Originally Posted By: Noel96
Hi Janice and Bud,

"Conversion Blues" is songwriting at its awesomnest!

I actually heard this song a long time back (I seem to recall there were lyrics available at that time) and I was struck by just how well written these lyrics and this song were.

Tonight, I sat down and typed the words as I listened to Janice's exquisite vocals. Writing lyrics down by listening is an extremely good test for assessing prosody; in this instance, by prosody, I mean the accuracy with which the syllables of speech align and match musical note-strength. When there's a mismatch, and a syllable is placed on a beat or fraction of a beat that doesn't properly reflect the syllabic strength of how it would be spoken in the phrase, words are often difficult to understand. Every syllable in "Conversion Blues" was expertly aligned!

What struck me most, when I first heard the song and read the lyrics, was the attention to rhyming detail. Three out of the four verses have the first and third lines rhyming with a weak rhyme-type (again/boatman, hill/girl, preacher/river). This gives those lines a sonic connection that holds the lyric together well but doesn't outshine the more definite rhymes for lines two and four (time/line, light/right, soul/whole). This kind of lyric-writing consistency shows great skill!

  • Actually, as I'm sitting here thinking about it, the fourth verse (with an American accent) also kind of has the weaker rhyme type for lines one and three with new/you. In Australia, these are perfect rhymes because we say "nyou/you" but in USA-speak, the "noo/you" is not quite perfect.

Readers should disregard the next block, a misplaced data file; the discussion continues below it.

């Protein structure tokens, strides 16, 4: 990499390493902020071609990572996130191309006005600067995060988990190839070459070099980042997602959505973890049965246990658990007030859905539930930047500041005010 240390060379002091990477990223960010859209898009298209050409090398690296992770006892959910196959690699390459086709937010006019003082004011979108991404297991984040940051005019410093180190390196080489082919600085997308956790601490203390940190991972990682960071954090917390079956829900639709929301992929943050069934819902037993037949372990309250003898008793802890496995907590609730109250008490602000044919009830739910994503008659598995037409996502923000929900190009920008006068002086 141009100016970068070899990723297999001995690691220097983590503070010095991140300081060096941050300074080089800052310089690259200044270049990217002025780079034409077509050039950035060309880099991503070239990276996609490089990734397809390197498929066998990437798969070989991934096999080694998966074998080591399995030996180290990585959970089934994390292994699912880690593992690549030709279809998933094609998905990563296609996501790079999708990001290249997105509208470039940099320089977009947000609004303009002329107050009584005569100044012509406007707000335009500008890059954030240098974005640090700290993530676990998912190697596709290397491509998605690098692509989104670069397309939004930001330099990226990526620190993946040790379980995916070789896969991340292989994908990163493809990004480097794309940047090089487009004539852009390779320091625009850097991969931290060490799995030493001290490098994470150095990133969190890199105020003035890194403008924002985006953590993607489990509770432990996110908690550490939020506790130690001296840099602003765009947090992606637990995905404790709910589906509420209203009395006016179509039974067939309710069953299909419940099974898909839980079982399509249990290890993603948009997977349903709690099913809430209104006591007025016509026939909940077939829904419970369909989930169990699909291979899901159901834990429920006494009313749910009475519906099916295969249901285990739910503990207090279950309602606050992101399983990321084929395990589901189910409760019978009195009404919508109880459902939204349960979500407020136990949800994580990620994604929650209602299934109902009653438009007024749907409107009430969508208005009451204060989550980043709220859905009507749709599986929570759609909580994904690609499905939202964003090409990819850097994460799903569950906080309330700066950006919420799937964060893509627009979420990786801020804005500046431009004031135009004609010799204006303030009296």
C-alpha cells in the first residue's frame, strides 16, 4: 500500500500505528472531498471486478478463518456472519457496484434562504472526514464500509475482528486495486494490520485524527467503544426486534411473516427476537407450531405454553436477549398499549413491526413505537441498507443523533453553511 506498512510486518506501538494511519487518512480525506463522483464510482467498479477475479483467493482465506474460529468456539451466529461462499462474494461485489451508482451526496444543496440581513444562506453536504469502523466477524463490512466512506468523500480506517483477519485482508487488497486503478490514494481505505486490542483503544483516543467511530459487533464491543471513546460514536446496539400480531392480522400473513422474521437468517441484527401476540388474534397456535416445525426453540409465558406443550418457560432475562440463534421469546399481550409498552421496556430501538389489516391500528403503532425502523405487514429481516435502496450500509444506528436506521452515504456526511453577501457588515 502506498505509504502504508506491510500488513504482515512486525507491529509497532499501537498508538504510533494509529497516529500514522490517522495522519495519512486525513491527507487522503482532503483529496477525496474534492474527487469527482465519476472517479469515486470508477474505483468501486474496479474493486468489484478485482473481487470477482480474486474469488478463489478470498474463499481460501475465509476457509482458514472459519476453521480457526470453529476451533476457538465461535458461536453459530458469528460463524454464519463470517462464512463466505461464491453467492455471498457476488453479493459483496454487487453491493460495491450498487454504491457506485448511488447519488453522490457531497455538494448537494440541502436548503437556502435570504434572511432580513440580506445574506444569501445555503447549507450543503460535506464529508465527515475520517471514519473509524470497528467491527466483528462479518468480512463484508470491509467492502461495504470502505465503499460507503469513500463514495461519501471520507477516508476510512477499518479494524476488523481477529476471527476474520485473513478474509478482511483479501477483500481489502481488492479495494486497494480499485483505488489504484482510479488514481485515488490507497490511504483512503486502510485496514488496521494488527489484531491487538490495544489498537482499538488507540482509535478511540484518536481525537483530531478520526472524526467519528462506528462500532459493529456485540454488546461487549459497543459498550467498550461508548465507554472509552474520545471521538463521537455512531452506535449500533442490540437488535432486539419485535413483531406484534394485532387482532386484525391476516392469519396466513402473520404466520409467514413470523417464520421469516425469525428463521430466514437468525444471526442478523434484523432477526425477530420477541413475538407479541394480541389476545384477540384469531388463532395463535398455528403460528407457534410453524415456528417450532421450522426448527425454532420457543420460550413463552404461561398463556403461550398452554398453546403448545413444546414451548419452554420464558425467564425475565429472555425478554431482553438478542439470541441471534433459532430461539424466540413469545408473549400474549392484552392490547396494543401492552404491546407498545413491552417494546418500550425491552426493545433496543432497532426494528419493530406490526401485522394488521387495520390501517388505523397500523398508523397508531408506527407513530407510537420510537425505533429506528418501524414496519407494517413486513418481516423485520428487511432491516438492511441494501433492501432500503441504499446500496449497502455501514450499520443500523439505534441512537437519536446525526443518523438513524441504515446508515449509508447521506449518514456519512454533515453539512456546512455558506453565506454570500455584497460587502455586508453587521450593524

• That makes four verses out of four verses! Wow! Now THAT'S consistency smile


Also, the fact that the first line of each of the first three verses (and arguably the fourth verse, too) consists of two short phrases is also the kind of attention to detail that's found amongst the world's top lyricists! You're in great company.

Lastly, even though this song is 8-bar blues (which works incredibly amazingly, by the way), the melody is only 7 bars long. This creates an interesting tension between the balanced feeling of 8 bars of harmony and the unbalanced feeling of 7 bars of melody. Very clever! It got me wondering what this song would sound like as a 7-bar blues. (For what it's worth, The Beatles' "Yesterday" consists of 7-bar verses.)

All in all, as I said at the outset, this is songwriting at its awesomnest!

Definitely inspired on all levels!

All the best,
Noel

P.S. I have to add that floyd's playing is top class; it fits perfectly. He's a man of many talents!

P.P.S. The ending really made me sit up and pay attention. I'm not sure how I feel about it, but then I guess that's the point! It is, indeed, a very interesting sound and one that has grown on me.


Noel, thank you for the nice remarks and for taking your time to write up your observations. I particulary appreciate your remarks about the rhyme structure as I have been working hard at that of late. And I must mention that you and floyd have offered me great guidance with that.

I think that in a lot 8 bar blues that last bar is not sung over so as to provide space for the typical instrumental Blues turnaround which I'm not good at arranging for the RTs to do. I think with some more creative use of chords I could pull it off.

Janice is most appreciative of your comments about the syllables. For a U.S. southern girl to enunciate like that is not easy smile But above all I realize that her creative melodies and voice make my writes go down easier!

Thank you so much.

Bud
_________________________
J&B Videos
J&B Soundcloud
J&B Website